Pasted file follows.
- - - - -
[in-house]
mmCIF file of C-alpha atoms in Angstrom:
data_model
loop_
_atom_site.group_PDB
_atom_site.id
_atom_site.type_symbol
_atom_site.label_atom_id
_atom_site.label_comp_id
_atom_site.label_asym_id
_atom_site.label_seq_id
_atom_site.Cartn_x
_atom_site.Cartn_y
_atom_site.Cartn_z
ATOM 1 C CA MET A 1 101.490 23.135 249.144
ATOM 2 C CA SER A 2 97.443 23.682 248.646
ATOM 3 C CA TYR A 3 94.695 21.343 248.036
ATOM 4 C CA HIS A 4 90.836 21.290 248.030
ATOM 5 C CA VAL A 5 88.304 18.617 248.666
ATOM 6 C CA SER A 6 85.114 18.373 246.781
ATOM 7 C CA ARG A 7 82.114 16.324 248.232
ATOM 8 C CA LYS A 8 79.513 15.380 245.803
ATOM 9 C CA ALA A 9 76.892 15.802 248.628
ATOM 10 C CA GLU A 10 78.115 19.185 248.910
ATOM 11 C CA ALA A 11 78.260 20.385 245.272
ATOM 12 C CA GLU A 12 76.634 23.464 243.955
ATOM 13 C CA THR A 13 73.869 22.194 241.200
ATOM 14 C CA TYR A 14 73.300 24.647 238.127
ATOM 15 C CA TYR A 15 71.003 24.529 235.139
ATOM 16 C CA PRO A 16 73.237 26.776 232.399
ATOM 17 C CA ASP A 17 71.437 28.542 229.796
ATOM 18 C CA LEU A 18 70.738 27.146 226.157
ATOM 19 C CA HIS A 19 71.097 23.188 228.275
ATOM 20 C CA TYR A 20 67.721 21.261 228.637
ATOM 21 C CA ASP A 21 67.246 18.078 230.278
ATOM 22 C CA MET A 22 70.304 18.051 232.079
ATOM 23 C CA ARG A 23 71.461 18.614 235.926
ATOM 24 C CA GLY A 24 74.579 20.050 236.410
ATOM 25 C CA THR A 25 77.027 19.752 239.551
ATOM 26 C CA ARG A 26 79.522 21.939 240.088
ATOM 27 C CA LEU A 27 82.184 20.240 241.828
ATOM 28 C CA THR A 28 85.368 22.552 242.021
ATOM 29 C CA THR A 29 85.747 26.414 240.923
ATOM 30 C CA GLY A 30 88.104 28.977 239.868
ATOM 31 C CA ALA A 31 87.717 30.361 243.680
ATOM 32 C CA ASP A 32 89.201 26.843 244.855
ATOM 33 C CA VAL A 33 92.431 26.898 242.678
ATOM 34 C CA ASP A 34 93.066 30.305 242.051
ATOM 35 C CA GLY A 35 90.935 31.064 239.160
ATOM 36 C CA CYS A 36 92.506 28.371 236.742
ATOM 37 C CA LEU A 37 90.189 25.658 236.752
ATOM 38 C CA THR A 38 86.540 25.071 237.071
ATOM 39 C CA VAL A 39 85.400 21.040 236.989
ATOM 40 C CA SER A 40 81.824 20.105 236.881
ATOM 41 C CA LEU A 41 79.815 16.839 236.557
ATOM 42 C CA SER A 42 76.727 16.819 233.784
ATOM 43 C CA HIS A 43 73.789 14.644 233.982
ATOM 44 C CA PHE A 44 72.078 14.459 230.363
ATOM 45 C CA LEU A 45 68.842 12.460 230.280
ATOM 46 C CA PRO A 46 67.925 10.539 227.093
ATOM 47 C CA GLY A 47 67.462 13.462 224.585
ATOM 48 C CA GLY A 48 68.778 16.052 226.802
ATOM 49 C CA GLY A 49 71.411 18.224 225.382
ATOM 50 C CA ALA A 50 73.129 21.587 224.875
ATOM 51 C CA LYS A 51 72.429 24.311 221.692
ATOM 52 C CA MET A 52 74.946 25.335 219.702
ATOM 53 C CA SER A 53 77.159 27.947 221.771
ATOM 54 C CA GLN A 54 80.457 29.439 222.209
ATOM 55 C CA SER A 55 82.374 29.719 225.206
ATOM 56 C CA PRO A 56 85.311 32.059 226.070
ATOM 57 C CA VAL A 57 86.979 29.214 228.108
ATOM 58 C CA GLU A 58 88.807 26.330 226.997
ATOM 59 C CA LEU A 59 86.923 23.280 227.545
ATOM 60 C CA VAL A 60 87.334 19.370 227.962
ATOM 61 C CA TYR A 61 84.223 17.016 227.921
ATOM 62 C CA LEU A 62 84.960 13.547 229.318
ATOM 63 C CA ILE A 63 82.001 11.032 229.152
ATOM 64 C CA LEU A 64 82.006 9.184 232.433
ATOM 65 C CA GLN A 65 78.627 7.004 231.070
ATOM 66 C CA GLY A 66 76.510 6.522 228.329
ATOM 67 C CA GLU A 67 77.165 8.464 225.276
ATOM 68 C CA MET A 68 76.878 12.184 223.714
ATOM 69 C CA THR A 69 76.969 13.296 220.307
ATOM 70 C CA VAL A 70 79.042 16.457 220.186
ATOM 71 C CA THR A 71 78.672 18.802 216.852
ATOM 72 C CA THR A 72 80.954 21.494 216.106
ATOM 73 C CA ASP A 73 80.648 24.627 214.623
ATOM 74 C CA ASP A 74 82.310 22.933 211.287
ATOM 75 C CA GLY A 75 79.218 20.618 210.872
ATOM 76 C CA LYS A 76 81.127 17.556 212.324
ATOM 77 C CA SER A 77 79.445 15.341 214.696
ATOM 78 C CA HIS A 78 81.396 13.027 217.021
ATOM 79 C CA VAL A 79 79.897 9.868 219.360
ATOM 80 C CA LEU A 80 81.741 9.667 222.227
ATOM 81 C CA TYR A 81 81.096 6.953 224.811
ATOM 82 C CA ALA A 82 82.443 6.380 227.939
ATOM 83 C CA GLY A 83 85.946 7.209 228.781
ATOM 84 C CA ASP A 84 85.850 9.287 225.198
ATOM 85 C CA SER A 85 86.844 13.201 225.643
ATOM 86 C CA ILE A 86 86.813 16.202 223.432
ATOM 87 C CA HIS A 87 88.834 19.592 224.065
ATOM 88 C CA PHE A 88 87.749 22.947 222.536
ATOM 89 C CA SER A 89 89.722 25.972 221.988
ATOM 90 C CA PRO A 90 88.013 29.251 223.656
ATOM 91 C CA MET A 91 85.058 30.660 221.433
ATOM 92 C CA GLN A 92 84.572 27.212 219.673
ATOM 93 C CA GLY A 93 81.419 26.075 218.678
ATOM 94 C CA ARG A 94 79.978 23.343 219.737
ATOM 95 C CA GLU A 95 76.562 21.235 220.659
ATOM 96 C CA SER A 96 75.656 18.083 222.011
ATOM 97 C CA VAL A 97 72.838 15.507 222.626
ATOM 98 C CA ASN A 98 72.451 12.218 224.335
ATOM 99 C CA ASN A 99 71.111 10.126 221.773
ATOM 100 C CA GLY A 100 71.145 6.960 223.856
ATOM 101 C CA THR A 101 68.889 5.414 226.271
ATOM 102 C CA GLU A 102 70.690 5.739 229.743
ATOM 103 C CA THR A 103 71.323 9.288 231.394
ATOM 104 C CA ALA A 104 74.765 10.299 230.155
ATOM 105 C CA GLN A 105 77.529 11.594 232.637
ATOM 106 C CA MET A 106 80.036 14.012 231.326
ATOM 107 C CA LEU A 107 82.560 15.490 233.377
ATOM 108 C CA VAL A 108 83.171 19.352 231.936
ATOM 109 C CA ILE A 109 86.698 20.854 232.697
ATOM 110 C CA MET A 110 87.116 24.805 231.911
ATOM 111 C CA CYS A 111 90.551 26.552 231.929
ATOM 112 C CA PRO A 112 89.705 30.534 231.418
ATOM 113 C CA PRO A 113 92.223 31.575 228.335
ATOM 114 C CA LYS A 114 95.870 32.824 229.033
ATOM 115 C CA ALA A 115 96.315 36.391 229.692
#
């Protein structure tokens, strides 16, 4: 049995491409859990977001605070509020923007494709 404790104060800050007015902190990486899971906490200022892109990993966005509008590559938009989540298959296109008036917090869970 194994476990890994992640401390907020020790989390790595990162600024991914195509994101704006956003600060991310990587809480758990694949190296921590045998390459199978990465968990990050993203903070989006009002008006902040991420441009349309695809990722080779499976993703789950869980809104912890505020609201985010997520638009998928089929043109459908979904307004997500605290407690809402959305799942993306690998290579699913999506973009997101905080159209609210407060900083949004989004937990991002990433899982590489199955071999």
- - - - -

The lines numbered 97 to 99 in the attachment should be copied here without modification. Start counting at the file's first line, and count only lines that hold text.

ATOM 83 C CA GLY A 83 85.946 7.209 228.781
ATOM 84 C CA ASP A 84 85.850 9.287 225.198
ATOM 85 C CA SER A 85 86.844 13.201 225.643